The Sandoval Signpost

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Historical society receives DeLavy collection

Karen Crane

Photograph of Edmond DeLavy taken by Elliot Porter

Photograph of Edmond DeLavy taken by Elliot Porter

In January the general public had the privilege of viewing an unprecedented exhibit of a collection of work by the celebrated artist Edmond DeLavy.  A resident of Bernalillo for over thirty years, DeLavy was was best known for his paintings of Southwestern landscapes and illustrations of life in New Mexico in the mid-twentieth century. He worked in collaboration with the author John Sinclair, a friend who also lived in Bernalillo.

A total of fifty-five paintings and illustrations by DeLavy were displayed at the Sandoval County Historical Museum during the month of January. The collection was a gift to the museum by Marion DeLavy, sister of Edmond DeLavy.

DeLavy and his sister were raised in New England. Edmond had a lifelong fascination with cowboys and their lifestyle, so when he finally came to New Mexico at the age of thirty-one he fell in love with the area. He expressed his feelings to John Sinclair, who was the curator of the Coronado Monument at the time (1959). At Sinclair's suggestion he filed a claim to homestead the land adjacent to the monument, and with the help of two friends built the little home that still stands today on Edmond Road. Sinclair and DeLavy worked together for years, with DeLavy illustrating the stories of Western life written by John Sinclair. Their combined work includes writings and illustrations for New Mexico Magazine, and the book Cowboy Riding Country, depicting life in Roswell, New Mexico.

Upon his death in 1989 DeLavy left all the original illustrations from Cowboy Riding Country to the Roswell Museum in Roswell. One of his paintings currently hangs in the Albuquerque Museum, and another at the University of New Mexico. DeLavy left his house to the Sandoval County Historical Society to serve as a meeting place and museum to house their collection of historical material. The historical documents include materials about the pueblos and villages in the area.  Appropriately, many of the works that DeLavy created there in his studio have now returned and will be added to the museum's historical collection.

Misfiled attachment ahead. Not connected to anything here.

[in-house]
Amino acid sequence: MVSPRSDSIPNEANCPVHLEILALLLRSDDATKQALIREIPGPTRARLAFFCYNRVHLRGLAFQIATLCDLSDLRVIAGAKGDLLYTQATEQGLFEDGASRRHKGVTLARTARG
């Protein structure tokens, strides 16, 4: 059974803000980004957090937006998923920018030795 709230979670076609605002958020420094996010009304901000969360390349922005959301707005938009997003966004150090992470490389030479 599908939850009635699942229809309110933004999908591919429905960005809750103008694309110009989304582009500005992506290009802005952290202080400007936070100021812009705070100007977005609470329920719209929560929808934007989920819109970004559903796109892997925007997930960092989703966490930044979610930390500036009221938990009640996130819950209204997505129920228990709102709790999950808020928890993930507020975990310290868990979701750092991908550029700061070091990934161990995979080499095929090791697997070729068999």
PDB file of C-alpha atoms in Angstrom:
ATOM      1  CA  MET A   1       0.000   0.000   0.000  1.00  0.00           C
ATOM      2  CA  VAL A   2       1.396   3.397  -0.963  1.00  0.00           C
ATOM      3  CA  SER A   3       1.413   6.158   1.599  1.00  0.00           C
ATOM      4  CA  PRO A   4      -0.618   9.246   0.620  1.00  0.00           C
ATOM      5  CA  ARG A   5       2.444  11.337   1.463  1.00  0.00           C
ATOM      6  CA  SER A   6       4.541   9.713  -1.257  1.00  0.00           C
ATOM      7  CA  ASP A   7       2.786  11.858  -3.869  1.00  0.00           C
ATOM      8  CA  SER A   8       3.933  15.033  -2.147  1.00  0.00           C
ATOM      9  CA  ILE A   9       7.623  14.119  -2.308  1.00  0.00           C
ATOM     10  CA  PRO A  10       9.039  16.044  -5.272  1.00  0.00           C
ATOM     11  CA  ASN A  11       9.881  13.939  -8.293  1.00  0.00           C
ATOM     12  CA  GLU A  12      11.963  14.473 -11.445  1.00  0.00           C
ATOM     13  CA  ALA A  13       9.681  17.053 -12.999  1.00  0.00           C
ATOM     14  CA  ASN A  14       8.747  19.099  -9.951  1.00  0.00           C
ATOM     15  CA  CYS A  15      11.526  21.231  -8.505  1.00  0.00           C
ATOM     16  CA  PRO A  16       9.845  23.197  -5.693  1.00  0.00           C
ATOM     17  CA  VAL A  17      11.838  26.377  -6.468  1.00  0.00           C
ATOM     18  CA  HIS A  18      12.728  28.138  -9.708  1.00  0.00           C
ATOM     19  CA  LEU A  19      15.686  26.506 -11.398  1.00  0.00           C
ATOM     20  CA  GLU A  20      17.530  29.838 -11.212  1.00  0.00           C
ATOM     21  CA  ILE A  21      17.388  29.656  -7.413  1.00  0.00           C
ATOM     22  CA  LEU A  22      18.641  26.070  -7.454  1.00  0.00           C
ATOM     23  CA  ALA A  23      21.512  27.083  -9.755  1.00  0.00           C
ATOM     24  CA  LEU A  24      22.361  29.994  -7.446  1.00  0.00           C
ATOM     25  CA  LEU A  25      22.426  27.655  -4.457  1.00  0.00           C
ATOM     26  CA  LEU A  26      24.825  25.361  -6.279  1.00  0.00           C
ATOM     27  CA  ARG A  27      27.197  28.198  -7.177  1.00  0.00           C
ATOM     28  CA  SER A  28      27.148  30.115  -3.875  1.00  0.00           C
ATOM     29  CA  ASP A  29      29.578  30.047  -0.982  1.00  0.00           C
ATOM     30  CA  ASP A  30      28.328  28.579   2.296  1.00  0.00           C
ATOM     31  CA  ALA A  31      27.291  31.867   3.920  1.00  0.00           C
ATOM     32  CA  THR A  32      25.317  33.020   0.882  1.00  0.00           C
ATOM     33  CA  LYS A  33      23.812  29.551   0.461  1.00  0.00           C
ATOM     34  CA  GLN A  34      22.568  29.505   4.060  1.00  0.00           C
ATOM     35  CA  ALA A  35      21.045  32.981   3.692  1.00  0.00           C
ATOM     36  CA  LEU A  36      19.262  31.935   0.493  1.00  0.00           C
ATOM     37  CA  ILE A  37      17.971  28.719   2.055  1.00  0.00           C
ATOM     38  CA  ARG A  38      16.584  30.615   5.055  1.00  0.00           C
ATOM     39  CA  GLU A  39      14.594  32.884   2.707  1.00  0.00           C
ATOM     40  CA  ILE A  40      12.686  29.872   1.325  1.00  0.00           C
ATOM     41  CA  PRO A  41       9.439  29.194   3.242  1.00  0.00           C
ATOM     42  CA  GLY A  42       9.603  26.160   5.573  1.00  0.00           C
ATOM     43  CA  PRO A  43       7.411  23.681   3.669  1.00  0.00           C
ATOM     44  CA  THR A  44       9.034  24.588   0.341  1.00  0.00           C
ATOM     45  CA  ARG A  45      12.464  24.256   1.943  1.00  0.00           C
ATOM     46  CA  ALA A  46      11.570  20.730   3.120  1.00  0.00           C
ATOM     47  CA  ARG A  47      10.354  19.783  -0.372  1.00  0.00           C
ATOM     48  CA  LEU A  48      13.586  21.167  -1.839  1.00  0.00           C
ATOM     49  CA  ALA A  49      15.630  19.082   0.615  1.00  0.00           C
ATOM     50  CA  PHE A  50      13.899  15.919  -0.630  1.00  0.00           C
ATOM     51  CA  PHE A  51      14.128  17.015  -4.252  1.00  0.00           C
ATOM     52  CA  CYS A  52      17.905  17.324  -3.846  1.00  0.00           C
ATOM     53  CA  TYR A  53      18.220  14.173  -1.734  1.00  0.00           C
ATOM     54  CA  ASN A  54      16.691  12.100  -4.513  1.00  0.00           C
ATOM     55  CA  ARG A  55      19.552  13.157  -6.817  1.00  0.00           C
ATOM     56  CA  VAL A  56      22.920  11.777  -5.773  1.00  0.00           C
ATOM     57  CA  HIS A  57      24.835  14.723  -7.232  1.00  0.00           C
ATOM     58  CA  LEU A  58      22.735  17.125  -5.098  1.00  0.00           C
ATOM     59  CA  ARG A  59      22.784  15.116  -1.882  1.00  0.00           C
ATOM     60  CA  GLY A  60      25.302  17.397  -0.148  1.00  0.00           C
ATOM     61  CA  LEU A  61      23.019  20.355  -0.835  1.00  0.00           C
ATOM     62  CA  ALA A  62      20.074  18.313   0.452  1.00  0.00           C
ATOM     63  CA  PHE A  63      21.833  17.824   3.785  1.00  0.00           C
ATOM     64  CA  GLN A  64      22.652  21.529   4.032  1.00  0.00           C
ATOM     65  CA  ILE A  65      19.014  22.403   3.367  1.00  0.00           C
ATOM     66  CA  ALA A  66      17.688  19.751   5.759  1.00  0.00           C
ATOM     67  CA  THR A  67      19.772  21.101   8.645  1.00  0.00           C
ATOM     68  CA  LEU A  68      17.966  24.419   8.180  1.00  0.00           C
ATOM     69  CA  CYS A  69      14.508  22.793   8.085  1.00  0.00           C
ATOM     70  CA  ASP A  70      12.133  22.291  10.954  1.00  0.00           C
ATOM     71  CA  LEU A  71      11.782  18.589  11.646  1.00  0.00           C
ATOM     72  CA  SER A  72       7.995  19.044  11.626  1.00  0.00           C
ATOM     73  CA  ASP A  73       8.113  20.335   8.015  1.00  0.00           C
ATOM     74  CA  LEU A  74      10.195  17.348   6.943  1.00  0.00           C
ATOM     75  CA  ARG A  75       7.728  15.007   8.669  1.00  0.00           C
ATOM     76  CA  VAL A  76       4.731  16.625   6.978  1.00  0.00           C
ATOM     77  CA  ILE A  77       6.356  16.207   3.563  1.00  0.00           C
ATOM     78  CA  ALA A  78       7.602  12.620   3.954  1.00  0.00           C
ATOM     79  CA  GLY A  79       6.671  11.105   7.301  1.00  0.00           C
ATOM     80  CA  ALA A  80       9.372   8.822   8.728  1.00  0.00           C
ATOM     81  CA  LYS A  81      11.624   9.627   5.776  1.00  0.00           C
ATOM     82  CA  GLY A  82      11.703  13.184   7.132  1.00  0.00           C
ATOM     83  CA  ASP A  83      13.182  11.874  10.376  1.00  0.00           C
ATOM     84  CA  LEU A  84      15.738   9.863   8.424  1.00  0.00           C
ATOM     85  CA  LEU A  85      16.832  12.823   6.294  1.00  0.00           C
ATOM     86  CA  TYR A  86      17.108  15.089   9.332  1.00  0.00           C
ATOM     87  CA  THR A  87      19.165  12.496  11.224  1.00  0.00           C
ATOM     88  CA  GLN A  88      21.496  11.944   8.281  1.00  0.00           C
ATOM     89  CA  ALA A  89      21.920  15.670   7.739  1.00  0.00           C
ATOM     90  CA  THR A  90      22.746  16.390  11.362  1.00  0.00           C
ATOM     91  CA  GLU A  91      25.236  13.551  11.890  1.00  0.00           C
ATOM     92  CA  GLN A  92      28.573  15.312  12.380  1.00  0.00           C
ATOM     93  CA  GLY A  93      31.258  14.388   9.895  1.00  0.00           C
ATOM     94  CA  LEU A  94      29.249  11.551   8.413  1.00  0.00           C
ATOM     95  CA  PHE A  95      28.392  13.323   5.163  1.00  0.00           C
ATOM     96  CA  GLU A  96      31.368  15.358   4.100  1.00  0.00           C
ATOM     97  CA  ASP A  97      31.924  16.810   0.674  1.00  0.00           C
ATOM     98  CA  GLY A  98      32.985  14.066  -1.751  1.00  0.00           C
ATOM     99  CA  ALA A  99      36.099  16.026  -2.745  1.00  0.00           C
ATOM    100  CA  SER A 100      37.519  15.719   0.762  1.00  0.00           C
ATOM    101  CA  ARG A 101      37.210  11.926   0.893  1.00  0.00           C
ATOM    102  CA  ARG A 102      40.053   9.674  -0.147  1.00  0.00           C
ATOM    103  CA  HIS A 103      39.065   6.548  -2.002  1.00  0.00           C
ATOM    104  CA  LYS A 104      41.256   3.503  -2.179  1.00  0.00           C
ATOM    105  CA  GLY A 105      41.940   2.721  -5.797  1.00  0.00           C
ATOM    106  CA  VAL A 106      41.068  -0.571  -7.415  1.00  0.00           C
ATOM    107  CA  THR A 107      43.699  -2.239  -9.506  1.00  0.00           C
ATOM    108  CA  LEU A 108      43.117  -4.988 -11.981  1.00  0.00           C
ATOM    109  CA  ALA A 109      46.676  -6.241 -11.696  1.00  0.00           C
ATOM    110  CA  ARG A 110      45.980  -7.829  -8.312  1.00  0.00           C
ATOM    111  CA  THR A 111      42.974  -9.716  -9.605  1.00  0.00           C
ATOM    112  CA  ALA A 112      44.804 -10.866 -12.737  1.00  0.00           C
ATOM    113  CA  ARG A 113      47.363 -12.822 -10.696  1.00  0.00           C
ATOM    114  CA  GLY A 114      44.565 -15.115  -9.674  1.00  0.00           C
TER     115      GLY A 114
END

Martha Liebert, the archivist of the society, expressed the members’ delight at learning of Marion DeLavy's bequest a year ago. Liebert explained that the collection of Edmond DeLavy's work owned by his sister was divided into two portions: half were bequeathed to the historical society and half to other DeLavy family members. It took approximately a year for DeLavy's will to be probated, but when the paintings were turned over to the society at the beginning of the year they were immediately put on display for public viewing.

The collection was displayed for one month in the new wing that the historical society built in May of 2002. The modern wing added over fifteen hundred square feet to the original rustic house that DeLavy built. Portions of the collection will be on display in the museum on a rotating basis throughout the year. They will hang in DeLavy's house, where the artist had his studio.

The museum is open to the general public every Sunday from 2:00 to 4:00 pm.

If you missed the big exhibit in January, you will have another chance to see it in the future. The museum plans to show the entire collection once a year in the new wing.

The next exhibit at the museum, to be mounted in March, will display textiles from many cultures around the world.

The Sandoval County Historical Society Museum is on Edmund Road just west of the Coronado Monument. The new wing, which holds 150 people, is available to the public for community use. For more information, contact Martha Liebert at 867-2755.

Photograph of Edmond DeLavy taken by Elliot Porter

“Ponies on the Ridge,” painting, by Edmond DeLavy

 

New Mexico folklore focus of Corrales lecture

On March 18 Jo Roybal Izay will speak on “New Mexico Folklore, ” a presentation of the Corrales Historical Society Lecture Series.

New Mexico folklore abounds with versions of La Llorona, an old woman who frequents the sides of ditches and waterways looking for naughty little children. There are many who believe there are brujas waiting to cast a hex on an unsuspecting souls, and los que están agonizando, the dying who come in spirit to bid farewell to loved ones. Superstitions? Actually, it was once a way of life in many New Mexico communities.

The free program will be held at 7:00 p.m. at the Old San Ysidro Church on Old Church Road in Corrales. Refreshments will be served after the program. Come and hear more about this fascinating part of New Mexico’s history. For further information, call 897-9109.

 

 

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